|© kmiragaya - Fotolia.com|
How many of you have daughters? I have one. And she is smart and beautiful with a mind of her own. I look at her and wonder if I was ever as self-confident as she is now, determined to do great things, knowing she is fully capable of anything she puts her mind to.
But when I look at her, I also worry. I worry about how she will feel about herself in a few years when she enters high school and experiences being compared to others. When media and society begin throwing certain ideas her way, telling her she's not beautiful unless she looks a certain way or wears certain clothes. Whether it be another person or her own mind that takes measure and finds her lacking, I wonder if she will be strong enough to always feel beautiful and proud of herself.
I remember that it wasn't until I was in my late teens when I realized the value of inner beauty. I think it was when I overheard someone say that one of my best friends wasn't beautiful. I was outraged because, of course, I thought she was. But when I started thinking about it, I realized that maybe she wasn't what most people would consider beautiful on the outside, but to me she was lovely because of who she was as a person. I knew she was sweet and kind and joyful. And that inner beauty spilled over and out into her smile, her laugh, and gentle touch.
The reality is that outer beauty is subjective. It fades and changes as we grow. I remember my 'Buelita...actually, she was my great-grandmother on my mother's side. And she was truly one of the most beautiful women I've ever known in my life. She had gray hair, wrinkles, beauty marks, moles and age spots. She was round and huggable. And she is my lesson in life when it comes to beauty.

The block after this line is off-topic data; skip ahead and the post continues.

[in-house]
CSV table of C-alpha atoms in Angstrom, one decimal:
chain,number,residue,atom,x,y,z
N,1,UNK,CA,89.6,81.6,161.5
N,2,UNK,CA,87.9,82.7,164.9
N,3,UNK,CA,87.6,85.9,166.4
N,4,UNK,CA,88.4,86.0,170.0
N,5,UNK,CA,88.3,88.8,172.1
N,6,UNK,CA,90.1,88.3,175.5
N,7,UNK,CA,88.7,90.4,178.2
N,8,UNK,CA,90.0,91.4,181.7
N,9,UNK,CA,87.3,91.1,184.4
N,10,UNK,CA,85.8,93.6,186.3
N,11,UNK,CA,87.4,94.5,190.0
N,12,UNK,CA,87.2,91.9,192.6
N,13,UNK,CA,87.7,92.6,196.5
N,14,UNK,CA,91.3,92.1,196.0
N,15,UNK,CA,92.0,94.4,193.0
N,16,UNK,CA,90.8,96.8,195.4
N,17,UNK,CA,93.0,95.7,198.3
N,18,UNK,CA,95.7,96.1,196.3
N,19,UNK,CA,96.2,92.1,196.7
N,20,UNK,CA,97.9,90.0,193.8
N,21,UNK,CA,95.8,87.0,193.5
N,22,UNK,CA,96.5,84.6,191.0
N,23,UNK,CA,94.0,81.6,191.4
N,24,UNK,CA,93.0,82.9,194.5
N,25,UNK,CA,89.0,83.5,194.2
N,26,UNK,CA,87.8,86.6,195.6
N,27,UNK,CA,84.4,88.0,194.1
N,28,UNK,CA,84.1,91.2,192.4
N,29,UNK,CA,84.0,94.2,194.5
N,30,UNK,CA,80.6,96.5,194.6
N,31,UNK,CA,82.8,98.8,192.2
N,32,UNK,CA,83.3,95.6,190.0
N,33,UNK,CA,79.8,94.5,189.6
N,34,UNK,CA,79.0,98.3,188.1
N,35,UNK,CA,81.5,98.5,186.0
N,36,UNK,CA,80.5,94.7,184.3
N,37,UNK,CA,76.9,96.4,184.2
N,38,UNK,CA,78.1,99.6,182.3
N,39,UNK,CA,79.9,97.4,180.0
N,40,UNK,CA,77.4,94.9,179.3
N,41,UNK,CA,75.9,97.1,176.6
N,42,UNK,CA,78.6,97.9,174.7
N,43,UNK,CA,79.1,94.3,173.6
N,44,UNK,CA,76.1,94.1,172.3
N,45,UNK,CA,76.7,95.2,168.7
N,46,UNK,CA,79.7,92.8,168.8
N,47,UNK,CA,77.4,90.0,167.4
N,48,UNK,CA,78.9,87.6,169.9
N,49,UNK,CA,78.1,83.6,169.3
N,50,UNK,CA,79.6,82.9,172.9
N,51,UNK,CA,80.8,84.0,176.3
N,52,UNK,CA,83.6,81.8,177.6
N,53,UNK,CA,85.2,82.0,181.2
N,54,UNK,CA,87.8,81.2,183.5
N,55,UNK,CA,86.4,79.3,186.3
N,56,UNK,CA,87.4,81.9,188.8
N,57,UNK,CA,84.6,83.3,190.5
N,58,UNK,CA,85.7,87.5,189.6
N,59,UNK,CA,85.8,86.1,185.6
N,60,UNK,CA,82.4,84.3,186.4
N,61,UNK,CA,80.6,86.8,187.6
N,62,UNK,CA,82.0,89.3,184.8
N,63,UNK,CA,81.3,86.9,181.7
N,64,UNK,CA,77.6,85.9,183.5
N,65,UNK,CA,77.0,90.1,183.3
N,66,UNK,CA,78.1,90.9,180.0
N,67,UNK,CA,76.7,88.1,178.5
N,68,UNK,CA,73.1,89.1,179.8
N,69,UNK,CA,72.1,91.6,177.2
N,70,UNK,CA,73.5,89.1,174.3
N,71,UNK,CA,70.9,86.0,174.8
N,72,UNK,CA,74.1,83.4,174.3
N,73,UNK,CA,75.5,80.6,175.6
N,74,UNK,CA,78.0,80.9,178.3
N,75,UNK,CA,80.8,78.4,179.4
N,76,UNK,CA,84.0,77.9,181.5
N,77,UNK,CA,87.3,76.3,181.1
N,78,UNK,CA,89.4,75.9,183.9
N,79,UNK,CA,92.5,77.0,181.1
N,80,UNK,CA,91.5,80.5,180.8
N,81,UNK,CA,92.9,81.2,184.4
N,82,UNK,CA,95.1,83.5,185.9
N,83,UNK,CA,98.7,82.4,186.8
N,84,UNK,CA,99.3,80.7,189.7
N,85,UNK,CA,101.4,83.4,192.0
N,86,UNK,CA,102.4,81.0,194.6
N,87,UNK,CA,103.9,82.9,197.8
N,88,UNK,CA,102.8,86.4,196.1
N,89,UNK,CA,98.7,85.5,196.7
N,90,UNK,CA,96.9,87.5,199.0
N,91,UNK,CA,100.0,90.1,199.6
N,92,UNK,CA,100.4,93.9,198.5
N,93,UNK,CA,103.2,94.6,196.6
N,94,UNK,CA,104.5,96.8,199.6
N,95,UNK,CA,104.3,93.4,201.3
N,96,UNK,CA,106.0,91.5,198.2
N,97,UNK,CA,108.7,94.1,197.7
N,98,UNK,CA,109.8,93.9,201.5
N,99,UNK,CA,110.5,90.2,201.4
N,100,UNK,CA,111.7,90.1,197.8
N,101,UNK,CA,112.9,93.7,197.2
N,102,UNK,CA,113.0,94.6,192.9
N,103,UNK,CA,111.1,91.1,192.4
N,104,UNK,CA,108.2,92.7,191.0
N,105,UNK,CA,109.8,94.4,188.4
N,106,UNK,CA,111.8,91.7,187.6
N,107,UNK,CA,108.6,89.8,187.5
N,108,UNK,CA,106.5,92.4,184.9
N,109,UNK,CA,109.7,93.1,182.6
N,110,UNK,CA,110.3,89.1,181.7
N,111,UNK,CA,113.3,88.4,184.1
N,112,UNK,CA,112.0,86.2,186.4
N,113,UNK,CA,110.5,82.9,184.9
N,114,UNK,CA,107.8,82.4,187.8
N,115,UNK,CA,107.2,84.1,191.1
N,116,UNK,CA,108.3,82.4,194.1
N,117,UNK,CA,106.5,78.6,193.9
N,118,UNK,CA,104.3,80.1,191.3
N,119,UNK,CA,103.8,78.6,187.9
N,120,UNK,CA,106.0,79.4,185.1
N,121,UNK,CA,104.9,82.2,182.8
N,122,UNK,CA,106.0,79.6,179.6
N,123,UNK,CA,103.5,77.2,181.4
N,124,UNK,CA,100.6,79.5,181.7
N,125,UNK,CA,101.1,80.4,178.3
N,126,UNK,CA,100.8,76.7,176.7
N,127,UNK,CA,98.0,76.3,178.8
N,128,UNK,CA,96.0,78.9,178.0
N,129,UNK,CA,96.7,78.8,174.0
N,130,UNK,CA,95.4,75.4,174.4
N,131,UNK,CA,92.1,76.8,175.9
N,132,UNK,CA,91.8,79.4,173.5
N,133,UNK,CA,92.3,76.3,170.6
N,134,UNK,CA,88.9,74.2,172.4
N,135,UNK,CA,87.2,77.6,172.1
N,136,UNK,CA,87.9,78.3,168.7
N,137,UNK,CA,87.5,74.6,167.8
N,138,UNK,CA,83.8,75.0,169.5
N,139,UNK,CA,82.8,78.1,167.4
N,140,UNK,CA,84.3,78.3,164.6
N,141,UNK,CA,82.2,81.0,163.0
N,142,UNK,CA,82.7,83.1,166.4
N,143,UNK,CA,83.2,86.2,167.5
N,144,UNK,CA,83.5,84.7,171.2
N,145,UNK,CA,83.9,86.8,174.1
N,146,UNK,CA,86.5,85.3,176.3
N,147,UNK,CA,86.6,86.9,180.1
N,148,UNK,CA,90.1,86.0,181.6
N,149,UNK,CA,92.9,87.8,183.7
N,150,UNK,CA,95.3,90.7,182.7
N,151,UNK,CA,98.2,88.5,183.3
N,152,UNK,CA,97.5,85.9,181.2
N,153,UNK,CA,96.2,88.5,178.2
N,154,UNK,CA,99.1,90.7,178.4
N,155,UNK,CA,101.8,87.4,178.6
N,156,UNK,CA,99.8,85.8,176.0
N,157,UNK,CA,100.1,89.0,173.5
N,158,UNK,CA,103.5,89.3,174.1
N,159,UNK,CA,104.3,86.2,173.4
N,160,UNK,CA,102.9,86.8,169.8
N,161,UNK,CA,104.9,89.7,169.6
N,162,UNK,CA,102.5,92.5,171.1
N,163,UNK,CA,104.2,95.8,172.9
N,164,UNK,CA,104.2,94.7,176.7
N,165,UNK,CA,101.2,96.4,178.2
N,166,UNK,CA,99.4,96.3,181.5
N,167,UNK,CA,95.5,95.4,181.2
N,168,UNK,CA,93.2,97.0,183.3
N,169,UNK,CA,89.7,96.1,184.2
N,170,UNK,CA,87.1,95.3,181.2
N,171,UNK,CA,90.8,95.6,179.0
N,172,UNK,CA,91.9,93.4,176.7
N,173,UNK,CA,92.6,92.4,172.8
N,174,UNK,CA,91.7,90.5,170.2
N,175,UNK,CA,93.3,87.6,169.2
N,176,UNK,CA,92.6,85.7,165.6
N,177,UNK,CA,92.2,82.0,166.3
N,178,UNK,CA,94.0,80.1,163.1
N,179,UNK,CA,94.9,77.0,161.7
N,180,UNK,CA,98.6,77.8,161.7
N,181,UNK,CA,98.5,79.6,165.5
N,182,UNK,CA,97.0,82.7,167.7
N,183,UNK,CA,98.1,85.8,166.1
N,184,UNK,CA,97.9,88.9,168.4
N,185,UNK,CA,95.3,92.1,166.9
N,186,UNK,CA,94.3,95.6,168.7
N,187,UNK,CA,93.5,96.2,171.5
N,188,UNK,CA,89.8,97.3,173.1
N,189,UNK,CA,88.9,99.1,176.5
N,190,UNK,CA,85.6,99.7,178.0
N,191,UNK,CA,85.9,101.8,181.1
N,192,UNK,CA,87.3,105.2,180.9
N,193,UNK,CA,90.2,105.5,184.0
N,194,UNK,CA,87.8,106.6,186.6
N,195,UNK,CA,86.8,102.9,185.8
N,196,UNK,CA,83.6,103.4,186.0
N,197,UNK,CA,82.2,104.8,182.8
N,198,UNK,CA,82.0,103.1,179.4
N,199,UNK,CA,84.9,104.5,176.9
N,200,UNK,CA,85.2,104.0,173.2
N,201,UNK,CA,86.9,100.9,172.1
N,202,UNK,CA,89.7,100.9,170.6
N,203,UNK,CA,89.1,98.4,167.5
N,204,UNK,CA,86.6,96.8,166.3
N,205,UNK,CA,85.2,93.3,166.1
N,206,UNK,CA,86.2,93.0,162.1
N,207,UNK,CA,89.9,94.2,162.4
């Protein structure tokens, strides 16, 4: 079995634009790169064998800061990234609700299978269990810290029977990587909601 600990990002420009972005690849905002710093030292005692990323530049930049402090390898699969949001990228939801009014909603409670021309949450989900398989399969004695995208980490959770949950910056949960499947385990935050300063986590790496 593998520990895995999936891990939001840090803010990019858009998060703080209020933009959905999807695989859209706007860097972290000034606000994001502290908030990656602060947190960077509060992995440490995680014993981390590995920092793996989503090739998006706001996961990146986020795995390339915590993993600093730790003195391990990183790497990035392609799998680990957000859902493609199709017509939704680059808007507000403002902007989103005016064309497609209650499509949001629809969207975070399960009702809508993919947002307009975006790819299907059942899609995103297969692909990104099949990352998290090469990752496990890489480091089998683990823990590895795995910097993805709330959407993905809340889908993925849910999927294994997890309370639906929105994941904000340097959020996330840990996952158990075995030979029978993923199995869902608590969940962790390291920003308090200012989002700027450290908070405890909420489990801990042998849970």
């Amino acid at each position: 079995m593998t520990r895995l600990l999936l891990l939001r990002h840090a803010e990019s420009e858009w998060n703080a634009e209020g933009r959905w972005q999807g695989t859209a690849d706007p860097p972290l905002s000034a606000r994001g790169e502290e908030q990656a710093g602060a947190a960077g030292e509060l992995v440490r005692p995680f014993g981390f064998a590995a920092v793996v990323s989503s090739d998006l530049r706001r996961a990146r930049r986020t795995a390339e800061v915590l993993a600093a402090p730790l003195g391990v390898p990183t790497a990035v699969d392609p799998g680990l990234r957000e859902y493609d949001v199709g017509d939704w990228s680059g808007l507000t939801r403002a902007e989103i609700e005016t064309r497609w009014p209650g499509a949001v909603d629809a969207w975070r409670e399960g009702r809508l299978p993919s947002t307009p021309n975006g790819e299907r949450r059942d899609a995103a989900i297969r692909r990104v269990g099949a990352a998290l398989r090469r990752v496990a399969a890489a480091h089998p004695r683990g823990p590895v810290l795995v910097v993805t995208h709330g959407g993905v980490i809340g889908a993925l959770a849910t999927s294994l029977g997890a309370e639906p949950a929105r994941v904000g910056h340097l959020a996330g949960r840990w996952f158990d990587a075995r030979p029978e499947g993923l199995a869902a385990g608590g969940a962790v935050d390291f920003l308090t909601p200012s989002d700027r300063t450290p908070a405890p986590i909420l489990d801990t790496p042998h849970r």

I tell her story to my daughter. I show her pictures. And I know that my daughter recognizes that beauty is what you make of it. I point out other people we know and ask her questions like, "Do you think [Insert Name Here] is beautiful? Why or why not?"
So it makes me really glad when I see companies tackling this issue, too. This weekend is the 3rd Annual Dove Self-Esteem Weekend. They kicked it off in New York with a silent march to Times Square, which perfectly represents all the noise and distractions that women - moms, grandmothers, tías, hermanas - have to break through to reach girls. "Let's Talk" is this year's theme, encouraging women to start the conversation with their girls.
For so many young girls, anxiety about their looks begins at an early age and affects their self-esteem. It holds them back from pursuing goals, friendships, opportunities, and dreams. According to Dove global research, 74% of girls (ages 10-17) feel tremendous pressure to be beautiful, but only 11% are comfortable using the word beautiful to describe themselves. How horribly sad is that??!?
Of course, everyone has the opportunity to make a difference in a girl's self-esteem, but more than half of young girls around the world say their mother is their #1 role model. As a mother to one beautiful daughter, this reminds me to be mindful of the things I say. And I would encourage all of you to take time to start a conversation about beauty with your own daughters. And try to do it on a regular basis.
You can visit ViveMejor.com (Dove's Spanish site) to download free tools to motivate and inspire a girl in your life. Here it is in English. The Let's Talk Toolkit includes a discussion guide to help moms and mentors start a conversation on beauty and self-esteem. They have one-on-one activities for mothers and daughters (I LOVE THEM!!!), as well as classroom activities.
Let's help our girls develop a healthy self-esteem, valuing themselves because they know they are beautiful.
How do you develop your daughter's self-esteem? Please share your tips with us...
Disclosure: This is a sponsored post in collaboration with Dove and Latina Blogger Connect. All opinions, though, are strictly mine.